Display Settings:


Send to:

Choose Destination
See comment in PubMed Commons below
Biochemistry. 1986 Jun 3;25(11):3077-83.

Reconstitution of the voltage-sensitive calcium channel purified from skeletal muscle transverse tubules.


The purified calcium antagonist receptor of the voltage-sensitive calcium channel from skeletal muscle transverse tubule membrane consists of three subunits: alpha with Mr 135 000, beta with Mr 50 000, and gamma with Mr 33 000. Purified receptor preparations were incorporated into phosphatidylcholine (PC) vesicles by addition of PC in 3-[(3-cholamidopropyl)dimethylammonio]-1-propanesulfonate and removal of detergent by molecular sieve chromatography. Forty-five percent of the alpha, beta, and gamma polypeptides and the [3H]dihydropyridine/receptor complex were recovered in association with PC vesicles. The rate of dissociation of the purified and reconstituted dihydropyridine/receptor complex was identical with that in T-tubule membranes, and allosteric modulation by verapamil and diltiazem was retained. The reconstituted calcium antagonist receptor, when occupied by the calcium channel activator BAY K 8644, mediated specific 45Ca2+ and 133Ba2+ transport into the reconstituted vesicles. 45Ca2+ influx was blocked by the organic calcium antagonists PN200-110 (K0.5 = 0.2 microM), D600 (K0.5 = 1.0 microM), and verapamil (K0.5 = 1.5 microM) and by inorganic calcium channel antagonists (La3+ greater than Cd2+ greater than Ni2+ greater than Mg2+) as in intact T-tubules. A close quantitative correlation was observed between the presence of the alpha, beta, and gamma subunits of the calcium antagonist receptor and the ability to mediate 45Ca2+ or 133Ba2+ flux into reconstituted vesicles. Comparison of the number of reconstituted calcium antagonist receptors and functional channels supports the conclusion that only a few percent of the purified calcium antagonist receptor polypeptides are capable of mediating calcium transport as previously demonstrated for calcium antagonist receptors in intact T-tubules.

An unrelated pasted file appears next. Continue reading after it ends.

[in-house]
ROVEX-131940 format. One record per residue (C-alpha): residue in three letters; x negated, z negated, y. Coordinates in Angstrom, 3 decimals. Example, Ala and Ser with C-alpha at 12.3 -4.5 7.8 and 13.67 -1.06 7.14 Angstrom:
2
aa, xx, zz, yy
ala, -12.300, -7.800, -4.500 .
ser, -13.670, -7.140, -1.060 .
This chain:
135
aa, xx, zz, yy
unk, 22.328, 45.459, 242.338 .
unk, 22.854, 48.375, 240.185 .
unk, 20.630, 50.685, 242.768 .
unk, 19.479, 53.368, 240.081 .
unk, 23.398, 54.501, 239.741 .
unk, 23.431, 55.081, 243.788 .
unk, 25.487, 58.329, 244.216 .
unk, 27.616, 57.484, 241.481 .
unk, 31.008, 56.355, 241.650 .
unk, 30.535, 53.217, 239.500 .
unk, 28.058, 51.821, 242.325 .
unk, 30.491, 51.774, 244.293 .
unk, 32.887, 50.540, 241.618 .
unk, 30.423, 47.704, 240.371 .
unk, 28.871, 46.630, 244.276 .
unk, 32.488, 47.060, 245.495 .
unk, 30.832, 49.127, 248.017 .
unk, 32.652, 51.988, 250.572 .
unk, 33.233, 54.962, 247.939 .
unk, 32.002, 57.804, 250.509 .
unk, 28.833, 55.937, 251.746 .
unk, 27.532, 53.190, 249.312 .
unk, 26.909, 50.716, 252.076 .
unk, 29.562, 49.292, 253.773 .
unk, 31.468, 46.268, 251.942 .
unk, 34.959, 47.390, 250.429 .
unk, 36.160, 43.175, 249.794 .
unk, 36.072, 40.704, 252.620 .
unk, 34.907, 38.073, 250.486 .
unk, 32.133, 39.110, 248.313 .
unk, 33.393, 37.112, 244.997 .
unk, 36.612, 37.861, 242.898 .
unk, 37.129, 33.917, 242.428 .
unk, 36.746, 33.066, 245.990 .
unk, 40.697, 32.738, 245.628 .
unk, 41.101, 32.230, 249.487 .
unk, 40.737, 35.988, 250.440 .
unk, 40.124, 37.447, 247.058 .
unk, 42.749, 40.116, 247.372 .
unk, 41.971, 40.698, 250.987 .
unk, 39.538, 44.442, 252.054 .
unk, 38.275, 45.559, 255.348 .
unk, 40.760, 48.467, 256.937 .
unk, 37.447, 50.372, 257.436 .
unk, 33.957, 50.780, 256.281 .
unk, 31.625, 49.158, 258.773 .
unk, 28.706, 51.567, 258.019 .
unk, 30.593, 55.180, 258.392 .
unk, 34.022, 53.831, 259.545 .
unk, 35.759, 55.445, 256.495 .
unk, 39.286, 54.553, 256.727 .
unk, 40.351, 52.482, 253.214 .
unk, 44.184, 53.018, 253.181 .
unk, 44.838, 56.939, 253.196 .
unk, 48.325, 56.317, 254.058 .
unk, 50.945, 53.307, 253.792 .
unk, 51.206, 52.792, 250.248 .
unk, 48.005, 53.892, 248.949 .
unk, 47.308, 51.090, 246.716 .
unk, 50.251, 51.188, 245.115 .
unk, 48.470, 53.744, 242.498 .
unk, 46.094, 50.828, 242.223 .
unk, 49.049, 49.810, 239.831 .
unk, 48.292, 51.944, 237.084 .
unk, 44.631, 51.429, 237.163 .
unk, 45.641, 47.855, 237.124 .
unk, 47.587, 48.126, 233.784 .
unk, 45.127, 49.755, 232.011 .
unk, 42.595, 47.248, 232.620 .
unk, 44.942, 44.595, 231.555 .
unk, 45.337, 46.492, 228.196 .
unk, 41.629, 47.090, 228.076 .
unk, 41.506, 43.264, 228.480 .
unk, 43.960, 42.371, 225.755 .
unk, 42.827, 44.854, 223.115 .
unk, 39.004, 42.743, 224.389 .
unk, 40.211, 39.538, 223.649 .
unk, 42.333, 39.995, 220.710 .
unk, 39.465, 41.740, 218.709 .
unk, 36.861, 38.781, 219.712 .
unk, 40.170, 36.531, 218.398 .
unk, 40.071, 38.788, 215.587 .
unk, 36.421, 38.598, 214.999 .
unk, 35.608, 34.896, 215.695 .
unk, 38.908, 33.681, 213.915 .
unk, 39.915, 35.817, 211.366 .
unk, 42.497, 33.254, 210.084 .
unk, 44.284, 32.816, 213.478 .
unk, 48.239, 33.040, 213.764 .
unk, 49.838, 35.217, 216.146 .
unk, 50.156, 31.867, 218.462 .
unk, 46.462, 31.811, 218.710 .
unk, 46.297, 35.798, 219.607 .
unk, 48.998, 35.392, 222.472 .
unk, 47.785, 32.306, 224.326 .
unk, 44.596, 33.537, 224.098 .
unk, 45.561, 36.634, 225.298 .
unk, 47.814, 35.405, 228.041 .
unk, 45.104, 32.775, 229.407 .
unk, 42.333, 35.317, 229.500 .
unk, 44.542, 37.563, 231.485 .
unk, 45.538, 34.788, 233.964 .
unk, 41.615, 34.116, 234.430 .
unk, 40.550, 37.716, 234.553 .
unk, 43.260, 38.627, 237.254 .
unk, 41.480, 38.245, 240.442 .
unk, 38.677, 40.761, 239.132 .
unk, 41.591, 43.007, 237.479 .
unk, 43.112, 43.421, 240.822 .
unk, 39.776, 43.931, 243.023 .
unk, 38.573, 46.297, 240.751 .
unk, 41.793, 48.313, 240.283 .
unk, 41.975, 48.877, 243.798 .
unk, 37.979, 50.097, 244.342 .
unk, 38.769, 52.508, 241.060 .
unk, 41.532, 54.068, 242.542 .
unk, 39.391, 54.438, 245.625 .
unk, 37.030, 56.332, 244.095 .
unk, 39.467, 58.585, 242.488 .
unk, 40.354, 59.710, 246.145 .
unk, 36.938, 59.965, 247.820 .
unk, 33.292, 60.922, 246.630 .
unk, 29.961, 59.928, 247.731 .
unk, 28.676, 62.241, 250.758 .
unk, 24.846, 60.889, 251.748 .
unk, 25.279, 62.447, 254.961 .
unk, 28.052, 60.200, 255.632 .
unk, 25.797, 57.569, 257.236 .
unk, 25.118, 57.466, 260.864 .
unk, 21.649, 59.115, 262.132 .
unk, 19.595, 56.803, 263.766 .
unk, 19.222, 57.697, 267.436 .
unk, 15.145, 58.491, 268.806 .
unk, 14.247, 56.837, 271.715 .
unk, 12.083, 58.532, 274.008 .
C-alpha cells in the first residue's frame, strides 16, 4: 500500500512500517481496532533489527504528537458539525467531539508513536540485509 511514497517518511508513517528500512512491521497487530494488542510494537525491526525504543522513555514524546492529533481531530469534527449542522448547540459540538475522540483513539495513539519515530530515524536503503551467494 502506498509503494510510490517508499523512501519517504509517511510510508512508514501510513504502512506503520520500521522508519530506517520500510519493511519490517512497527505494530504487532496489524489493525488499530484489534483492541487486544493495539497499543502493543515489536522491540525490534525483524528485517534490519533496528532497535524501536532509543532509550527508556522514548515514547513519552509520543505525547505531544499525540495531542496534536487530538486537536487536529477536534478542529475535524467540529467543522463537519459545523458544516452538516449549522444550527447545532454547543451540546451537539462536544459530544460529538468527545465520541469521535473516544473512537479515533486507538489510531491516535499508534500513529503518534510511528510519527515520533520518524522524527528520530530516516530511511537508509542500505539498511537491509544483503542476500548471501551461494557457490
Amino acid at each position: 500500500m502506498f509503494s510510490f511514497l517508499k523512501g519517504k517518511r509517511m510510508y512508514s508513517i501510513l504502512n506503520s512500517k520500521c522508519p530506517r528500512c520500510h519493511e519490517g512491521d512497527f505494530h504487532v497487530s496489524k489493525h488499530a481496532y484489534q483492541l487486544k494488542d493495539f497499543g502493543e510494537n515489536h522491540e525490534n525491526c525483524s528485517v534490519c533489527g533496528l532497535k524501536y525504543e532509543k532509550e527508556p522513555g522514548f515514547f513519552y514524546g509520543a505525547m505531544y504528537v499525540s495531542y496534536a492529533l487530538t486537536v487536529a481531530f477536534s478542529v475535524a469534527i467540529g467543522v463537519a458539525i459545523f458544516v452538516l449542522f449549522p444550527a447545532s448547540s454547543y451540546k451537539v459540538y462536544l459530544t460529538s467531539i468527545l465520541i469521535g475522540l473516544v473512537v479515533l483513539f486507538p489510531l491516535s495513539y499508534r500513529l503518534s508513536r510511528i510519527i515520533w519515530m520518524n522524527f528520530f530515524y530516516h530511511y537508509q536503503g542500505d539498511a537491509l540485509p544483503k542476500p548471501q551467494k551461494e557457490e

[PubMed - indexed for MEDLINE]
PubMed Commons home

PubMed Commons

How to join PubMed Commons

    Supplemental Content

    Loading ...
    Write to the Help Desk